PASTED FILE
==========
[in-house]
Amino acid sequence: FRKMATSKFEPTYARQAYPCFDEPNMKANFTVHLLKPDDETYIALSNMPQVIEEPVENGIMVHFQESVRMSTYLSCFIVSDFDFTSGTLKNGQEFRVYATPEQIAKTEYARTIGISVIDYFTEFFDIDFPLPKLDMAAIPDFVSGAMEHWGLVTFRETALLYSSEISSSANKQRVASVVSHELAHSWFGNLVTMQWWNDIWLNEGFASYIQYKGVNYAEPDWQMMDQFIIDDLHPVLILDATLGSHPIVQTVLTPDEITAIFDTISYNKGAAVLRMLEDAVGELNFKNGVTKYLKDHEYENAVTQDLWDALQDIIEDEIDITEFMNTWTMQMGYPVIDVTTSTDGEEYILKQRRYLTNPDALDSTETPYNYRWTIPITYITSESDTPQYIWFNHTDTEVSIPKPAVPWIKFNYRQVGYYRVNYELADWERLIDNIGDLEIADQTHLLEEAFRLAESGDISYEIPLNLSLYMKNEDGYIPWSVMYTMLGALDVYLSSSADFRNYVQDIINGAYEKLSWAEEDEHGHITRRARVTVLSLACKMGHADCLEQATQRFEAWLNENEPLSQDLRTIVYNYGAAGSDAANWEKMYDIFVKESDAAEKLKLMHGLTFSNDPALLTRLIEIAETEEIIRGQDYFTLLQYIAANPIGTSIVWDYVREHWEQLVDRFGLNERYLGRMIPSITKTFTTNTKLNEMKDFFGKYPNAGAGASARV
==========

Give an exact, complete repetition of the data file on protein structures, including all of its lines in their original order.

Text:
[in-house]
Amino acid sequence: FRKMATSKFEPTYARQAYPCFDEPNMKANFTVHLLKPDDETYIALSNMPQVIEEPVENGIMVHFQESVRMSTYLSCFIVSDFDFTSGTLKNGQEFRVYATPEQIAKTEYARTIGISVIDYFTEFFDIDFPLPKLDMAAIPDFVSGAMEHWGLVTFRETALLYSSEISSSANKQRVASVVSHELAHSWFGNLVTMQWWNDIWLNEGFASYIQYKGVNYAEPDWQMMDQFIIDDLHPVLILDATLGSHPIVQTVLTPDEITAIFDTISYNKGAAVLRMLEDAVGELNFKNGVTKYLKDHEYENAVTQDLWDALQDIIEDEIDITEFMNTWTMQMGYPVIDVTTSTDGEEYILKQRRYLTNPDALDSTETPYNYRWTIPITYITSESDTPQYIWFNHTDTEVSIPKPAVPWIKFNYRQVGYYRVNYELADWERLIDNIGDLEIADQTHLLEEAFRLAESGDISYEIPLNLSLYMKNEDGYIPWSVMYTMLGALDVYLSSSADFRNYVQDIINGAYEKLSWAEEDEHGHITRRARVTVLSLACKMGHADCLEQATQRFEAWLNENEPLSQDLRTIVYNYGAAGSDAANWEKMYDIFVKESDAAEKLKLMHGLTFSNDPALLTRLIEIAETEEIIRGQDYFTLLQYIAANPIGTSIVWDYVREHWEQLVDRFGLNERYLGRMIPSITKTFTTNTKLNEMKDFFGKYPNAGAGASARV